Experts estimate that about 75 percent of total labor hours in tobacco production are performed by international seasonal workers. To employ these workers, growers must use the H-2A visa program—a program that can seem complicated and difficult to navigate.
Last year, Congress passed no new legislation on the H-2A program; however, a few promising program initiatives may help growers, according to Kerry Scott, program manager at MAS Labor, a for-profit service provider of H-2A services.
The first is an initiative to add new W visas to the program. A W visa would work to streamline the process for employers registering job openings that could be filled by temporary foreign workers. While Scott believes this measure is a step in the right direction, he says it might not establish enough visas. “When there are too few visas and the demand for seasonal workers is still high, it creates a situation for undocumented workers,” Scott says.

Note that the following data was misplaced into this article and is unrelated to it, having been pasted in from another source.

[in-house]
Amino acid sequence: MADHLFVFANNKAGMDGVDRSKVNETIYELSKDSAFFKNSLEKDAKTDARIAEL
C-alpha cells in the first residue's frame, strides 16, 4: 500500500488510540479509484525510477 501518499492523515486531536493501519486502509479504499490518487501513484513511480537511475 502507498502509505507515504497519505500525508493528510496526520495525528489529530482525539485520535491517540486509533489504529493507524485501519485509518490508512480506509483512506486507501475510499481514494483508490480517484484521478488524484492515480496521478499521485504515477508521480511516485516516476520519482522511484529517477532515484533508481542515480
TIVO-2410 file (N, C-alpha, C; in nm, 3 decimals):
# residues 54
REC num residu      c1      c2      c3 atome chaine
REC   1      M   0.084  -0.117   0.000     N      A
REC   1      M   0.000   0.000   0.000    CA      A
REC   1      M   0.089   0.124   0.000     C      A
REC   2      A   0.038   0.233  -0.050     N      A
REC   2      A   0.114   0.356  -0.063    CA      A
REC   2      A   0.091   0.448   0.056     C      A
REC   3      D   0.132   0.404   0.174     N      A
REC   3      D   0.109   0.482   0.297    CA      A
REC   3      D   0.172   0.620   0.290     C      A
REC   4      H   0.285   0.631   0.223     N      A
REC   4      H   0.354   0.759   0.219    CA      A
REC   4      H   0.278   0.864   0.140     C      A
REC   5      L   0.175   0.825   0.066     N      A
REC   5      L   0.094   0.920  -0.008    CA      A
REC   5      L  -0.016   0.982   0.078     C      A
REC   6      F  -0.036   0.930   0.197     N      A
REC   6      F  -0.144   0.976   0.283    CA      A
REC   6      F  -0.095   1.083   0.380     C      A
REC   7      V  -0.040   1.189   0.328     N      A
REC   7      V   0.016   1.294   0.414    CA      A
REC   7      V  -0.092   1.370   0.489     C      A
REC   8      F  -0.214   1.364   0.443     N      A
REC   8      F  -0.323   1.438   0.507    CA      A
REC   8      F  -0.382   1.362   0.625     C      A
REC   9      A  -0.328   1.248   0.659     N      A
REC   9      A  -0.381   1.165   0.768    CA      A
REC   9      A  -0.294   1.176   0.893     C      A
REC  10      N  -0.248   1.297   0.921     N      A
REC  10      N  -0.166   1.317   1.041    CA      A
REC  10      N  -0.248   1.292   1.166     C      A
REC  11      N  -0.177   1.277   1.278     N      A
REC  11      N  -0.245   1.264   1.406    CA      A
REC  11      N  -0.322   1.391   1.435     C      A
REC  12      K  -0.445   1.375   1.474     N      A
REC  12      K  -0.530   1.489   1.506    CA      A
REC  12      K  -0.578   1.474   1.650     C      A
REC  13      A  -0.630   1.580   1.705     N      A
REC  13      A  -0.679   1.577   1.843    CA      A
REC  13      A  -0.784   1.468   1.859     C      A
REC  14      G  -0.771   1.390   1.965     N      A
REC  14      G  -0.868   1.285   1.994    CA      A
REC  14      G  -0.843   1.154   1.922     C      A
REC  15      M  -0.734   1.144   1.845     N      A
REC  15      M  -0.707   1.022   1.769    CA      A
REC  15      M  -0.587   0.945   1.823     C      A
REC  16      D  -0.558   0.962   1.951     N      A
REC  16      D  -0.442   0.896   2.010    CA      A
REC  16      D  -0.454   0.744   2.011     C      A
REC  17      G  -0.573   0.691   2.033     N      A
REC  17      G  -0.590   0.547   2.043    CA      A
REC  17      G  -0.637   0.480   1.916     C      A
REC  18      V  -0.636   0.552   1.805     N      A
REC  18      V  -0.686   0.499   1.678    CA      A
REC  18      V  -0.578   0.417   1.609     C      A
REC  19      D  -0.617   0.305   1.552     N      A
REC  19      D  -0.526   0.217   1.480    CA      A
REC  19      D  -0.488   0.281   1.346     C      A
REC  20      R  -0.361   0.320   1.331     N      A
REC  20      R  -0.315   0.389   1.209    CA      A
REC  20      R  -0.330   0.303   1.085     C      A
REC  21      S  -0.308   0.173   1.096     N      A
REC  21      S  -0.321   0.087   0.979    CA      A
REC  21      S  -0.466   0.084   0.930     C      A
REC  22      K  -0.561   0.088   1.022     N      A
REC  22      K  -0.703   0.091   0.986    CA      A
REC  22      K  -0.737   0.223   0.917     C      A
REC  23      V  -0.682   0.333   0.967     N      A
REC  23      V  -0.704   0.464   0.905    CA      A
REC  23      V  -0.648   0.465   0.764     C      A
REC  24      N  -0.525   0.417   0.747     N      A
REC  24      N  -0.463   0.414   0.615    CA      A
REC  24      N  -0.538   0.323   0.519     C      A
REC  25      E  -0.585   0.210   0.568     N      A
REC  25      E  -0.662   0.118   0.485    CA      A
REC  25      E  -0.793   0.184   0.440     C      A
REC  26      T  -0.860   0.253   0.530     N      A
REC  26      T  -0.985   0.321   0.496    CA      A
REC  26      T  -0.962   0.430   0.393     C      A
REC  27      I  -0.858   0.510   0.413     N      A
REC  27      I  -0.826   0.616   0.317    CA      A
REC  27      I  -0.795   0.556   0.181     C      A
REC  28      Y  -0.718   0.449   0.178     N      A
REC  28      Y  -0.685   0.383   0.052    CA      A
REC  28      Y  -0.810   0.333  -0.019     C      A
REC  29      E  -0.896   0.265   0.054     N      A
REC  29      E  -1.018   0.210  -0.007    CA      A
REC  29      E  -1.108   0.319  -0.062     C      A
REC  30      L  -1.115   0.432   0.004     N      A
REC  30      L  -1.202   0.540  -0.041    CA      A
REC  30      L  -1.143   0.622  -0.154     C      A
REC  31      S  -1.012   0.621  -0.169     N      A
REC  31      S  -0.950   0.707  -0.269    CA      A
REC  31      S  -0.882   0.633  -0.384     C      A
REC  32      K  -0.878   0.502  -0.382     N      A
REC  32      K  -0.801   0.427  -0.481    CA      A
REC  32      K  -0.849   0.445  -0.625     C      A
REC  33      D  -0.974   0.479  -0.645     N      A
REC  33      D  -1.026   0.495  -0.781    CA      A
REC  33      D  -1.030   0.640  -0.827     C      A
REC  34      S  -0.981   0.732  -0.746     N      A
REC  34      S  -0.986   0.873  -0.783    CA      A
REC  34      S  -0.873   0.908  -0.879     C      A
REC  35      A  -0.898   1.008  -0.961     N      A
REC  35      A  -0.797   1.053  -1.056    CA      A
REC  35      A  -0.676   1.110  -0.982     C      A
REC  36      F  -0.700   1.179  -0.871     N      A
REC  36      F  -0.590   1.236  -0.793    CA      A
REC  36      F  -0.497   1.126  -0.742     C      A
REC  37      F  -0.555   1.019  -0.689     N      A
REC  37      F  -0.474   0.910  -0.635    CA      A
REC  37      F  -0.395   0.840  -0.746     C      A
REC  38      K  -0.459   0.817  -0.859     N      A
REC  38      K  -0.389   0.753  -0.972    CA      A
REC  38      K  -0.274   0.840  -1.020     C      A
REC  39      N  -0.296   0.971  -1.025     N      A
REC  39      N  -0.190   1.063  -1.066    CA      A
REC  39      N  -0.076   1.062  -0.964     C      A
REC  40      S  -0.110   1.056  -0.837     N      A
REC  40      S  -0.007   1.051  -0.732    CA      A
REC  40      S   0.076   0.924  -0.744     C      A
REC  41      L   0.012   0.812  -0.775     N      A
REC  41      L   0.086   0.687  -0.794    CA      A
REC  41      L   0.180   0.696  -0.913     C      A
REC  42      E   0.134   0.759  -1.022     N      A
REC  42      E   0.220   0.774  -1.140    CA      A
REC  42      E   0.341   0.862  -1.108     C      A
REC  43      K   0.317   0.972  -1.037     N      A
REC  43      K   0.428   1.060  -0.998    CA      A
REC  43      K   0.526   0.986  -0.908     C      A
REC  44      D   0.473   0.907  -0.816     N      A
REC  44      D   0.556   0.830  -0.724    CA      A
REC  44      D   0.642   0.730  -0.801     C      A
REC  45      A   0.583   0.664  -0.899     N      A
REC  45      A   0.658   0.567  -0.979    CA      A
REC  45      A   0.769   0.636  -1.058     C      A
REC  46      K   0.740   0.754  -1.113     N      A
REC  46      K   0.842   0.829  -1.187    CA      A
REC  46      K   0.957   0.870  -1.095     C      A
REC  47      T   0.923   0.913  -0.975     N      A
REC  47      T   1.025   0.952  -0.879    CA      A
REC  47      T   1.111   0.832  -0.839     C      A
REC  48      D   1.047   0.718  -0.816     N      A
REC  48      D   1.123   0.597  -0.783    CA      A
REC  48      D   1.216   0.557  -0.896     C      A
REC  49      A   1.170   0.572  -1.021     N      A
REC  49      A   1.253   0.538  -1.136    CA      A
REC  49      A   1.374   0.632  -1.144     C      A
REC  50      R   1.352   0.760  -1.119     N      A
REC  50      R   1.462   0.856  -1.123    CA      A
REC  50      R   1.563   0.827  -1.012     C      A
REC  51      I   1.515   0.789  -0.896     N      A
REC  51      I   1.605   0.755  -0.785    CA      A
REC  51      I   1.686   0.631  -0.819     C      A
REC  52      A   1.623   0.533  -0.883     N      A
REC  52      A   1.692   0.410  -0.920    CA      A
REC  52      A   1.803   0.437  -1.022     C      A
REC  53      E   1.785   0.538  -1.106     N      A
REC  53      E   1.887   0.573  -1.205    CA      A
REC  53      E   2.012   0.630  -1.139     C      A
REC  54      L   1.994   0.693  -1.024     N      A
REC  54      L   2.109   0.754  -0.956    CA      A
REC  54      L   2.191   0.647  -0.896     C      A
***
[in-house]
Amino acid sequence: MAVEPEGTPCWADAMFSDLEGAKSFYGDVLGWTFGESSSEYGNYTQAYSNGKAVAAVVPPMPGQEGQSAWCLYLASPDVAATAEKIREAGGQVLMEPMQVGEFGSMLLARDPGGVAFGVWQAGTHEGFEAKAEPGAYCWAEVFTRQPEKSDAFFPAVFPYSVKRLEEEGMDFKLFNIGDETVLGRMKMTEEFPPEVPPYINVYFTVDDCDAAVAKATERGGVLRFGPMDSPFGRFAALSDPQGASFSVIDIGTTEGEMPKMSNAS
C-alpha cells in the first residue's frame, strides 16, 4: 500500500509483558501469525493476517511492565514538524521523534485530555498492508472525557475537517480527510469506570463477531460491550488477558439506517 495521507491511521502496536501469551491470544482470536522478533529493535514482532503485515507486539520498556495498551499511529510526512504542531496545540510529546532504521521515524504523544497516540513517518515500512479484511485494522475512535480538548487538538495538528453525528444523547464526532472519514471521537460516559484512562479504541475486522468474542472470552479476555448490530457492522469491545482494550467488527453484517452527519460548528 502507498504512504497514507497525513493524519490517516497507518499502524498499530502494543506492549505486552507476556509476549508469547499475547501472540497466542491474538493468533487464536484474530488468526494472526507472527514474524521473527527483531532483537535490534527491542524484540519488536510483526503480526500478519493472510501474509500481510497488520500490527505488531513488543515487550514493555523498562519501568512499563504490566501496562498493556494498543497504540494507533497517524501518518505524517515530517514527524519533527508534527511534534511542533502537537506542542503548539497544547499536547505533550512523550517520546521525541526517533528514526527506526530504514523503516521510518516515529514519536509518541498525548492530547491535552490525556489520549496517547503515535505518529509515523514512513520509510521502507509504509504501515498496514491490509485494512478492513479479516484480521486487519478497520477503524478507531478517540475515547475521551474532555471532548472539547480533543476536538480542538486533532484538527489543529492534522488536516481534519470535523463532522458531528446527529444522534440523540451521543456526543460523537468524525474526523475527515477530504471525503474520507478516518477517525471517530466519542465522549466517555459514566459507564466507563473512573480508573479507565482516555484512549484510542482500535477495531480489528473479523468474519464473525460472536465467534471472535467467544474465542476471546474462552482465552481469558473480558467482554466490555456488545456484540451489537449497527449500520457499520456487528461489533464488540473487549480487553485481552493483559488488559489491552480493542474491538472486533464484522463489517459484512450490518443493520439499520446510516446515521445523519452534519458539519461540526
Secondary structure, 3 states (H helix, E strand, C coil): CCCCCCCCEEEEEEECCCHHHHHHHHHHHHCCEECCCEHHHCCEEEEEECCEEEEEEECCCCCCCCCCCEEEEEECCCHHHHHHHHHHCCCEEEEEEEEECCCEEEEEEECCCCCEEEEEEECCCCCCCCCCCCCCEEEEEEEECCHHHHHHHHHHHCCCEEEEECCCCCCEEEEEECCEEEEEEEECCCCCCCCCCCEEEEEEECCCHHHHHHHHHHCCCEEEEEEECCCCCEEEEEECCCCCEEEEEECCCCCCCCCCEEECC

The second part of the initiative is a free agent program, which would allow certified employees to change employers after employees complete their initial jobs. Currently, H-2A workers can only work for the employer that brought them to the country. When that growing season is over, the worker is not allowed to find employment from another grower in need. This measure would change that rule.
For more information on the H-2A program, application guidelines and requirements, see the MAS-H2A Program for Agricultural Employers at www.maslabor.com/pages/h2a.html, or visit Andrew Jackson’s website at legalfarmworkersh2avisas.com.